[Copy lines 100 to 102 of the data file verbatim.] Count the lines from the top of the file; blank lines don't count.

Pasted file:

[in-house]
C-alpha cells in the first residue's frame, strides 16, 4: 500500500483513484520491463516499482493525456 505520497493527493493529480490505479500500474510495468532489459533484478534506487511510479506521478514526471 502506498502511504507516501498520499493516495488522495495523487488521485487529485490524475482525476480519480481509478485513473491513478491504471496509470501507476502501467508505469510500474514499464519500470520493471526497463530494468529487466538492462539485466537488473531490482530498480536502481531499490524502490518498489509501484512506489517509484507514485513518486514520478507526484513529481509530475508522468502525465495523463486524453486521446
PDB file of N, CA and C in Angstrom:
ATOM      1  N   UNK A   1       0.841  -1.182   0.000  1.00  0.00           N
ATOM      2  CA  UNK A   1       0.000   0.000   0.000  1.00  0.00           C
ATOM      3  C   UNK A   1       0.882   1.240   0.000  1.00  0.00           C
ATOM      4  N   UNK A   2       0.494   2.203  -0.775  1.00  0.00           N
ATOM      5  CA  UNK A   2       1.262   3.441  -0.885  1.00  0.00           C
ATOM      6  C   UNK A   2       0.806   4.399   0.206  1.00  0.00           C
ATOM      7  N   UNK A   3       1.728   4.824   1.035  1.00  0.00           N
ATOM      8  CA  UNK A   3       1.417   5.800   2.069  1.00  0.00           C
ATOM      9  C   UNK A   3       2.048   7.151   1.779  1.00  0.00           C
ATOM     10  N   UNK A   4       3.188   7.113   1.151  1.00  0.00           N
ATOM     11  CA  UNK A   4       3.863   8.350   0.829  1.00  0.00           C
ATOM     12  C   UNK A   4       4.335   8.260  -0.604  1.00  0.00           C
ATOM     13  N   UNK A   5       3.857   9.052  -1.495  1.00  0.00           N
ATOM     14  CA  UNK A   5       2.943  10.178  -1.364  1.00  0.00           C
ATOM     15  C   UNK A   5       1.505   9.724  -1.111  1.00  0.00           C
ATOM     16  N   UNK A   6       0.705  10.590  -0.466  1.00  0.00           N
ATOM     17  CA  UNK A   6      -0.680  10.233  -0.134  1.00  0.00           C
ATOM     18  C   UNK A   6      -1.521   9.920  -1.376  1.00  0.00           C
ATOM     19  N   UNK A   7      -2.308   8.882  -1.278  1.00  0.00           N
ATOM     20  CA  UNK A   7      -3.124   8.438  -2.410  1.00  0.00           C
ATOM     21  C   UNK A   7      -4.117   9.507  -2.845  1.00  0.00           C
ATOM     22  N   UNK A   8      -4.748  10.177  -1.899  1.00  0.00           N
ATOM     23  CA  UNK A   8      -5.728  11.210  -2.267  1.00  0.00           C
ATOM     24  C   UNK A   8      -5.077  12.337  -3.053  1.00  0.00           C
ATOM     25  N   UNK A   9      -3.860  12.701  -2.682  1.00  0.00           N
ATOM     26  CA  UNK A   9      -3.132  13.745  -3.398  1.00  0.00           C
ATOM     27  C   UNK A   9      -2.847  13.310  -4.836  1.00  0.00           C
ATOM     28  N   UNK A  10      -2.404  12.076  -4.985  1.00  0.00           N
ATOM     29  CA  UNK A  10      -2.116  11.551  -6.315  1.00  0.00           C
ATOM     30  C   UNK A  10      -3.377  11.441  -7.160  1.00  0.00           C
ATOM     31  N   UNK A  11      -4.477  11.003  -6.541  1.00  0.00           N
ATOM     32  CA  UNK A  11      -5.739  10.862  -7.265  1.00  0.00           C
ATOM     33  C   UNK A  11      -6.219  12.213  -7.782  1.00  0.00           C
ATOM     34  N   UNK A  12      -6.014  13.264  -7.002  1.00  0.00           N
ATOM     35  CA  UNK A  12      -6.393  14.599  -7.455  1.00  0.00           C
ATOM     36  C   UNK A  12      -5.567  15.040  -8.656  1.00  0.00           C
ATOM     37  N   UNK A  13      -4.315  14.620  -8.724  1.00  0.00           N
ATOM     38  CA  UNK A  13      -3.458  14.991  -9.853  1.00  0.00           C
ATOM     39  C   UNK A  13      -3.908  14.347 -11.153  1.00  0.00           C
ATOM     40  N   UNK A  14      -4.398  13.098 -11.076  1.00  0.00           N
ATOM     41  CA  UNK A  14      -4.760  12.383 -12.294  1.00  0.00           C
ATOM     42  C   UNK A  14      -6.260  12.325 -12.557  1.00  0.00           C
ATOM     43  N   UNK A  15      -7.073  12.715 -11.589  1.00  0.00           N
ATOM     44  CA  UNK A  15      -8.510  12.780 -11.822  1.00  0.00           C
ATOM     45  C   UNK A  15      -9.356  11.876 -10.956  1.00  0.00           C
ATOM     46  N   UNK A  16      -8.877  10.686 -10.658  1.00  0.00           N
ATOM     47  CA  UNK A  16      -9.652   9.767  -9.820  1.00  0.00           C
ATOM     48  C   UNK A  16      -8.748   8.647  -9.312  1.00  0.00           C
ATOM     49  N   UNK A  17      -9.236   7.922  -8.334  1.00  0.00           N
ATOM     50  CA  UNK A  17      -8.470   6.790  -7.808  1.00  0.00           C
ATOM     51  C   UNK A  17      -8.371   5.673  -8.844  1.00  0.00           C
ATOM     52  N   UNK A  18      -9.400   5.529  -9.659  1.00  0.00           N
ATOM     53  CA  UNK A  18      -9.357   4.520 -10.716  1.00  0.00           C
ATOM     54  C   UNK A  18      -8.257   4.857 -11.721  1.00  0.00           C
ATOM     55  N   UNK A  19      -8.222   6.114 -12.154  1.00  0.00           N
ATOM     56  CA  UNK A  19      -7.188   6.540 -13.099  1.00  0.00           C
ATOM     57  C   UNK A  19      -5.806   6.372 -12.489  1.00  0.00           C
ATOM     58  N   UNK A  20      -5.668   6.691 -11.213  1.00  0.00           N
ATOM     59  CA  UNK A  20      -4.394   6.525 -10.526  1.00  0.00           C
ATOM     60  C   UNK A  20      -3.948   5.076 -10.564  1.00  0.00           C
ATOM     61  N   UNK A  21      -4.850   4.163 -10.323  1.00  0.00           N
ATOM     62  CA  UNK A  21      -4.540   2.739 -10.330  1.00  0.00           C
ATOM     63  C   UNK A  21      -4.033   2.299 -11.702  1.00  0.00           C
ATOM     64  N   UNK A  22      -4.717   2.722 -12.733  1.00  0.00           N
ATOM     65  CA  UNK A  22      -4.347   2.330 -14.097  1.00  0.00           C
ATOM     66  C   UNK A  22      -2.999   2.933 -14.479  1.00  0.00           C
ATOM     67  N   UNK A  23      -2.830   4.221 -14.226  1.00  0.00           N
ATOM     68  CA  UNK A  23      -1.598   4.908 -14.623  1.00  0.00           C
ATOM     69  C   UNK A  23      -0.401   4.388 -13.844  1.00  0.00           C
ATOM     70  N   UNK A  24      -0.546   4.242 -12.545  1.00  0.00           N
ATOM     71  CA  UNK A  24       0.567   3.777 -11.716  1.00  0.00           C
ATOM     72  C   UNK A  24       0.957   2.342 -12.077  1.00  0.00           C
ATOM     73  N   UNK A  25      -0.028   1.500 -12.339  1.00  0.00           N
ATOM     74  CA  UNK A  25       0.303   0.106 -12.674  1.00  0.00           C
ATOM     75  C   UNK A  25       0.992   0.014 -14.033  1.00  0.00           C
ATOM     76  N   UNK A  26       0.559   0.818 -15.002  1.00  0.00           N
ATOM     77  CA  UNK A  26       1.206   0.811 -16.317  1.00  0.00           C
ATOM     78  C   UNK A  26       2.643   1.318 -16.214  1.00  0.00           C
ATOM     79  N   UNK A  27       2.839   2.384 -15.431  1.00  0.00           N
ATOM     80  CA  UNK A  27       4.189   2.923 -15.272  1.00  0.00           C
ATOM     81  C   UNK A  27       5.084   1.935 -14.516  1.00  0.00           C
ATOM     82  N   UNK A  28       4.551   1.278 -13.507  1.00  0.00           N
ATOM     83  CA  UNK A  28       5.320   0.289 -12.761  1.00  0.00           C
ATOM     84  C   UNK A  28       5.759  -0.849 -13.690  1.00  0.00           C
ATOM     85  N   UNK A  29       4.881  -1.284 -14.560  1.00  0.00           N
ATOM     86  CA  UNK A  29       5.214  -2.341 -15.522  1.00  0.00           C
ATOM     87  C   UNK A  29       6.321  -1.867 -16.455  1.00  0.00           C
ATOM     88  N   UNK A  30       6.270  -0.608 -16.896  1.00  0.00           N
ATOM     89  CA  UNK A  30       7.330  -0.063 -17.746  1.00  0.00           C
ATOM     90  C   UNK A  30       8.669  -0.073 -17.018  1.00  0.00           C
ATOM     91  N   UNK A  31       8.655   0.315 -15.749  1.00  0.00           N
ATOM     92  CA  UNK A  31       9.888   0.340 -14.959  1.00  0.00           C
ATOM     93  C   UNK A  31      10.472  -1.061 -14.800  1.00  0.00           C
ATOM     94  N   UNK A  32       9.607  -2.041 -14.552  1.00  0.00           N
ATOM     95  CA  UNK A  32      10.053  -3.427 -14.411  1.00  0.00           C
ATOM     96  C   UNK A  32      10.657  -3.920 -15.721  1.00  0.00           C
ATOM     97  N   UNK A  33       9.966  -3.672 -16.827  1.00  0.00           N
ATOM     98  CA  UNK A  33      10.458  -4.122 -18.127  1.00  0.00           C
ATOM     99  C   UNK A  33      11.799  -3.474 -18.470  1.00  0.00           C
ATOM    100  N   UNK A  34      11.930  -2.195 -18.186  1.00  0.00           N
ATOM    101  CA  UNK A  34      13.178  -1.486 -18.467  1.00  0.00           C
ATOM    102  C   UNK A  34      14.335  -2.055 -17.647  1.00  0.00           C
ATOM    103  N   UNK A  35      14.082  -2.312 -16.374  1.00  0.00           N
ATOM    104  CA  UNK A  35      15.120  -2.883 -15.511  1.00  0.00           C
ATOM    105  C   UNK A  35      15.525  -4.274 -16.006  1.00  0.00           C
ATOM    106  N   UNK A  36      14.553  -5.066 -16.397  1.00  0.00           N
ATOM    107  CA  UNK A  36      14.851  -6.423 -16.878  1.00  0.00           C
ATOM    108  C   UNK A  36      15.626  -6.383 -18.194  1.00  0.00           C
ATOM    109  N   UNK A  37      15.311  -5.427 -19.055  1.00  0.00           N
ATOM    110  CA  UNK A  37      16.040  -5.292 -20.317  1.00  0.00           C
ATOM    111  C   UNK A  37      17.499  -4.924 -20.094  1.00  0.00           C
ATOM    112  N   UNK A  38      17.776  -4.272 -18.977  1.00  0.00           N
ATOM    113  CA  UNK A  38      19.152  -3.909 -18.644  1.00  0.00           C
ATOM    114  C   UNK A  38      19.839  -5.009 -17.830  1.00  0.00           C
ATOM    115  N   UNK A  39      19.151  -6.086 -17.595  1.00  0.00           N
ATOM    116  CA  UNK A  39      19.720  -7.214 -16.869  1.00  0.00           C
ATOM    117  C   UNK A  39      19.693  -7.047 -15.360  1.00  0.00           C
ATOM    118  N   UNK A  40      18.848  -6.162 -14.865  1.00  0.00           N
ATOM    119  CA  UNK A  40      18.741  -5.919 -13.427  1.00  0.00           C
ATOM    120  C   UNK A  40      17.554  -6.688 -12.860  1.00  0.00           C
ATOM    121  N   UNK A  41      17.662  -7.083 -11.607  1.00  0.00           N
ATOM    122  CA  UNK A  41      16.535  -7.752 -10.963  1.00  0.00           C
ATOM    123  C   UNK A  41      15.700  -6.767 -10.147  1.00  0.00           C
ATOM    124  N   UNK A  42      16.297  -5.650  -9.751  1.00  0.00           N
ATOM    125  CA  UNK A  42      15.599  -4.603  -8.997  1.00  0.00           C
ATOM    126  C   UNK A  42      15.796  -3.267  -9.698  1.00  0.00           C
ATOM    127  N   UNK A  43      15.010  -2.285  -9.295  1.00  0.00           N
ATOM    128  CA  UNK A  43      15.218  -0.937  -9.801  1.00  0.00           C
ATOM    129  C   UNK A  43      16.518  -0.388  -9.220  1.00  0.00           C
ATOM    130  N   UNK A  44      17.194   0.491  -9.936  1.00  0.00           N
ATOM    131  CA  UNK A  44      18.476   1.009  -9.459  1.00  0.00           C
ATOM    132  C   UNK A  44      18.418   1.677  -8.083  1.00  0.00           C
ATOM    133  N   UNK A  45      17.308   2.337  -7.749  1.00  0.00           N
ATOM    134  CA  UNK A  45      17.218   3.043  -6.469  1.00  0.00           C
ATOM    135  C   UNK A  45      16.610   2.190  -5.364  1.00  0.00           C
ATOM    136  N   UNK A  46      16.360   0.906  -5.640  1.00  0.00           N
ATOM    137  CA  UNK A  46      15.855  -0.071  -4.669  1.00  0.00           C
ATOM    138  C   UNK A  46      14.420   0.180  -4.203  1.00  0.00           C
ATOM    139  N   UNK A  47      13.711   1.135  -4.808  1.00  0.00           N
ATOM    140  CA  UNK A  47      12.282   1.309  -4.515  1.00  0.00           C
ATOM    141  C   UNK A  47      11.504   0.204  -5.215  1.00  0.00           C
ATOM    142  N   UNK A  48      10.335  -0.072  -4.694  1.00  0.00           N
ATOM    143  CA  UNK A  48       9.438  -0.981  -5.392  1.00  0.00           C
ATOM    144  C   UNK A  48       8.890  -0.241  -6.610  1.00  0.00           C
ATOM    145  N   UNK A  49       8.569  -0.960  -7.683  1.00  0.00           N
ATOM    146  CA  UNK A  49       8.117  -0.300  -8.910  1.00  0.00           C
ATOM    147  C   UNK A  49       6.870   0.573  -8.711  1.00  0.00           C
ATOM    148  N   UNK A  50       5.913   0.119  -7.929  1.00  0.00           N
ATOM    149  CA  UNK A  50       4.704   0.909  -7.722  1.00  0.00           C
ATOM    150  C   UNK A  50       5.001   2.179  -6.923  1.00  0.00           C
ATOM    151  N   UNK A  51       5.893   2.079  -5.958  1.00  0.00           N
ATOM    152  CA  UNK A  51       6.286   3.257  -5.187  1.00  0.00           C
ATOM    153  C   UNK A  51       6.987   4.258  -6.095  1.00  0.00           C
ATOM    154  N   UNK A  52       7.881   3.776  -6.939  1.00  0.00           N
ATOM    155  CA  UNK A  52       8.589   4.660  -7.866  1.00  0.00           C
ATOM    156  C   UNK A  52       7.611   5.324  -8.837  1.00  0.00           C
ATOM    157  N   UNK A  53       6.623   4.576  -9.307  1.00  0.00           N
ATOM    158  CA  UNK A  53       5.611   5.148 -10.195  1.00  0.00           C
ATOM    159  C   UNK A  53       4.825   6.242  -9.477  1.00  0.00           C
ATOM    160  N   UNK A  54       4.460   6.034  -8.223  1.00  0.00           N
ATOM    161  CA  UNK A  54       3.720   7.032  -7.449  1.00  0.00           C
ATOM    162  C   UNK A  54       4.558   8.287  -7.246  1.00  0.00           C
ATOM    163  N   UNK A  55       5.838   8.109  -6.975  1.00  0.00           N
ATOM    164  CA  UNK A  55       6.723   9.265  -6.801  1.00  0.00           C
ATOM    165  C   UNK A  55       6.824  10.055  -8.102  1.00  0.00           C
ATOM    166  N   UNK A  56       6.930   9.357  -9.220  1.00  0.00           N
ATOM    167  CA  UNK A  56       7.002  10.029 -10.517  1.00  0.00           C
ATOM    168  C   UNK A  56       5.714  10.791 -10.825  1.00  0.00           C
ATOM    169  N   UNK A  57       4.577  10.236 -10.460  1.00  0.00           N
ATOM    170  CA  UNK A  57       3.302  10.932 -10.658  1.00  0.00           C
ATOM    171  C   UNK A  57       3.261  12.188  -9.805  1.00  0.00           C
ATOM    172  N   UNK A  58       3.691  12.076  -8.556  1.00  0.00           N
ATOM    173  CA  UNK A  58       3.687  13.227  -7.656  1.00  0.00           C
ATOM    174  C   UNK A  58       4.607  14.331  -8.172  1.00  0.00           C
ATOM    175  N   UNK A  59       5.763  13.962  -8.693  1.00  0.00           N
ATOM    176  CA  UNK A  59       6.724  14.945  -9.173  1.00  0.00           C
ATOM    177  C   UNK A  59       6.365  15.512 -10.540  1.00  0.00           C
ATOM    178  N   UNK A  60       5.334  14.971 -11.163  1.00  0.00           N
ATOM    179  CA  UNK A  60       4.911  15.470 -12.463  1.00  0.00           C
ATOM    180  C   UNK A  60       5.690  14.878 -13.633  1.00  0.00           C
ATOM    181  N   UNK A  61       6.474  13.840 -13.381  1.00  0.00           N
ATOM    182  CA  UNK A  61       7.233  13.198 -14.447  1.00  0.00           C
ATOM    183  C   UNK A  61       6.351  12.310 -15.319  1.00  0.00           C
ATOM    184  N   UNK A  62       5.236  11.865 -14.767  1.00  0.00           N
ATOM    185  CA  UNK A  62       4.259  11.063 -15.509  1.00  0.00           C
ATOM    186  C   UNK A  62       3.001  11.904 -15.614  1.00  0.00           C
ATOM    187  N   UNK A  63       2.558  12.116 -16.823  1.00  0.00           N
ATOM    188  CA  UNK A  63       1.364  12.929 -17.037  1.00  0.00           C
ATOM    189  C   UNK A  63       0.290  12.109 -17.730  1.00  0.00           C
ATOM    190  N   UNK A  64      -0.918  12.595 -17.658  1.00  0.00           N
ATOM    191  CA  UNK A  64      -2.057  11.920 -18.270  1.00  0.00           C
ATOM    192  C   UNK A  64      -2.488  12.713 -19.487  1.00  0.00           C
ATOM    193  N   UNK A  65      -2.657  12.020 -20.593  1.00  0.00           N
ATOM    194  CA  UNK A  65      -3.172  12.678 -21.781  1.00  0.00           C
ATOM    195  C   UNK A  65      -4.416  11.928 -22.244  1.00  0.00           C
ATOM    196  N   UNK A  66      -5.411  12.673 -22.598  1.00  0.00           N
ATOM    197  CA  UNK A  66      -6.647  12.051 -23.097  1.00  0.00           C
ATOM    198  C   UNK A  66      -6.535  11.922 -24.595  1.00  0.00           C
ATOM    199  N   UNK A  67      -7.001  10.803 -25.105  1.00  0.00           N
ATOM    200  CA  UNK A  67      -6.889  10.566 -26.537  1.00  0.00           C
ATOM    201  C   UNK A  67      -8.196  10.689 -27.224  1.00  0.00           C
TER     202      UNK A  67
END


ATOM     97  N   UNK A  33       9.966  -3.672 -16.827  1.00  0.00           N
ATOM     98  CA  UNK A  33      10.458  -4.122 -18.127  1.00  0.00           C
ATOM     99  C   UNK A  33      11.799  -3.474 -18.470  1.00  0.00           C